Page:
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Supreme Court of Canada rewrites law of judicial review of administrative actions

10-Mar-08
 

A Labour & Employment Law Update

The Supreme Court of Canada has changed the rules concerning judicial review of administrative decisions several times over the last 30 years. On Friday, March 7th, they threw up their hands and declared that they had made it too complicated and technical and they needed to simplify it. Until this decision, some decisions could be overturned if they were incorrect, some if they were unreasonable, and for others you had to show they were patently unreasonable (and there was debate about what that really was). As one judge noted, that caused a lot of unproductive debate and discussion in judicial review proceedings. From now on, after this decision, there will only be two possible categories: reasonableness and correctness. Judicial review is available on some issues if the decision is incorrect and on others if it is unreasonable. Some decisions will be entitled to more "deference" to the expertise of the administrative decision maker than others.

One example of the past application of the rules was that judicial review of Labour Relations Board decisions was almost always on the "patently unreasonable" standard whereas arbitrators' decisions on some issues could be overturned if they were incorrect and on other issues if they were unreasonable. Many trees have been killed arguing about what issue fit which of the three categories.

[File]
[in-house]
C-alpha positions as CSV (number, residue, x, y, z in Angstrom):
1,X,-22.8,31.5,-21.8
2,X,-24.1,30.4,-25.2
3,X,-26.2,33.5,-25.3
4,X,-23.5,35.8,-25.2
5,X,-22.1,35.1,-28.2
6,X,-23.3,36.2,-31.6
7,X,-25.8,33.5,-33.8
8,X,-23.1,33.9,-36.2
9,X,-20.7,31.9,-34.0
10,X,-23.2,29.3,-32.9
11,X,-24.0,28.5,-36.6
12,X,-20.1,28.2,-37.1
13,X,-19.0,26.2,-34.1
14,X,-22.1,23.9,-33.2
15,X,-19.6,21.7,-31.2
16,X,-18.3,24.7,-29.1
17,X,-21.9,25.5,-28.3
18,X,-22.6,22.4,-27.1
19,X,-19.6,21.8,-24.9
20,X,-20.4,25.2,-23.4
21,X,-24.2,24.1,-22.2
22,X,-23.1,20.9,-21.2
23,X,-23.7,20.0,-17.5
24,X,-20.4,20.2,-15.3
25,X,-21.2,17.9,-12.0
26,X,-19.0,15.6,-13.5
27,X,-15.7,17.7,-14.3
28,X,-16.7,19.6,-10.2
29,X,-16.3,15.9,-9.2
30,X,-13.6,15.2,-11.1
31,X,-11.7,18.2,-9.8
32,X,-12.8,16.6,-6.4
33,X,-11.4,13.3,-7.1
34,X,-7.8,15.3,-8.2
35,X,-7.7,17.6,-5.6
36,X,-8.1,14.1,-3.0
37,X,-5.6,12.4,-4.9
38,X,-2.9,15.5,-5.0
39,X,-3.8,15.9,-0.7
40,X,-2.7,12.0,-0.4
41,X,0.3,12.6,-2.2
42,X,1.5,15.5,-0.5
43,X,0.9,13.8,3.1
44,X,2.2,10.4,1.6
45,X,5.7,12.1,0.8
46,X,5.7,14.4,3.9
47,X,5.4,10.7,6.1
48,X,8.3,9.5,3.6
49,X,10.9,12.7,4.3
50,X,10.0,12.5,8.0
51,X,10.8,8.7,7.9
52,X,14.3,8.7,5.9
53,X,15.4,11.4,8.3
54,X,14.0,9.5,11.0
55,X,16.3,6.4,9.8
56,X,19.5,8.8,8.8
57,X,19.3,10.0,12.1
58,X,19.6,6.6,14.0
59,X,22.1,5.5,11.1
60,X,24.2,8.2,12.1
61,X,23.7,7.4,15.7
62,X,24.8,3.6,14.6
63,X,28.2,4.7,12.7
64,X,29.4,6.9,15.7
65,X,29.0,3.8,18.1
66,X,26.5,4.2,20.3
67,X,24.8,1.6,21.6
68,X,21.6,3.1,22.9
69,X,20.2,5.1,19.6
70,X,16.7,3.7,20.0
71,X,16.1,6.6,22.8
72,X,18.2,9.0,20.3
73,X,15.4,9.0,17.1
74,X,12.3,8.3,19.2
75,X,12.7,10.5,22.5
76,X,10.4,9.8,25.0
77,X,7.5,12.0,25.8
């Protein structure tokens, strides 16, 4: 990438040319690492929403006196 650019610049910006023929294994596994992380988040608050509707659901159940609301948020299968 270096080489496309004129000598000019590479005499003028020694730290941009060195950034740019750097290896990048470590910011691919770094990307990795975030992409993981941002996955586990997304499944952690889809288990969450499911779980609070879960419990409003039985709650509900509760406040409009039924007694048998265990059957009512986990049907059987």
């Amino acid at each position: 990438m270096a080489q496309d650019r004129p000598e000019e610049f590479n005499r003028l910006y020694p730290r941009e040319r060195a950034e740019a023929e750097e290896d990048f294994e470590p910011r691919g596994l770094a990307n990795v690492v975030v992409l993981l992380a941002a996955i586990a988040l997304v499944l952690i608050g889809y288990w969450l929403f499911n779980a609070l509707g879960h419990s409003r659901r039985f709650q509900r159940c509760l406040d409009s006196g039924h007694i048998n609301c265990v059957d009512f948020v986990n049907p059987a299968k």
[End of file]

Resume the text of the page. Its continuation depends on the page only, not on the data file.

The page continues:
The Court has in one stroke changed how these cases will be argued in the future. Does it signal that courts will be more willing to interfere in decisions of quasi-judicial administrative bodies? The judges said they were not intending to do that. However, it might mean that there will be a greater willingness to overturn decisions that courts disagree with.

While rewriting the law of judicial review, the Court also made a major change in the law concerning public servants. In some cases, public servants were owed a duty of fairness and therefore could have their terminations overturned and declared void if they were not given a fair hearing before termination of their office. That has now been, with a few exceptions, thrown out the window. Public servants will now ordinarily be treated just like other employees. Their rights will be determined by the common law relating to employees generally or by individual contracts of employment or collective agreements if there are any. This is an important clarification of another confused area of public law that sometimes led to some disproportionate consequences.

It is probably encouraging that the Supreme Court of Canada is willing to change when they think they have gone in a wrong direction. However, it certainly makes it a challenge to keep up to them.



This update is a general overview of the subject matter and cannot be regarded as legal advice. Please contact Hugh McPhail at hmcphail@mross.com, Tom Ross at tross@mross.com, Glenn Tait at gtait@mross.com, or any member of our Labour & Employment Practice Group for advice on this or any other labour & employment law topic.

  
 

 

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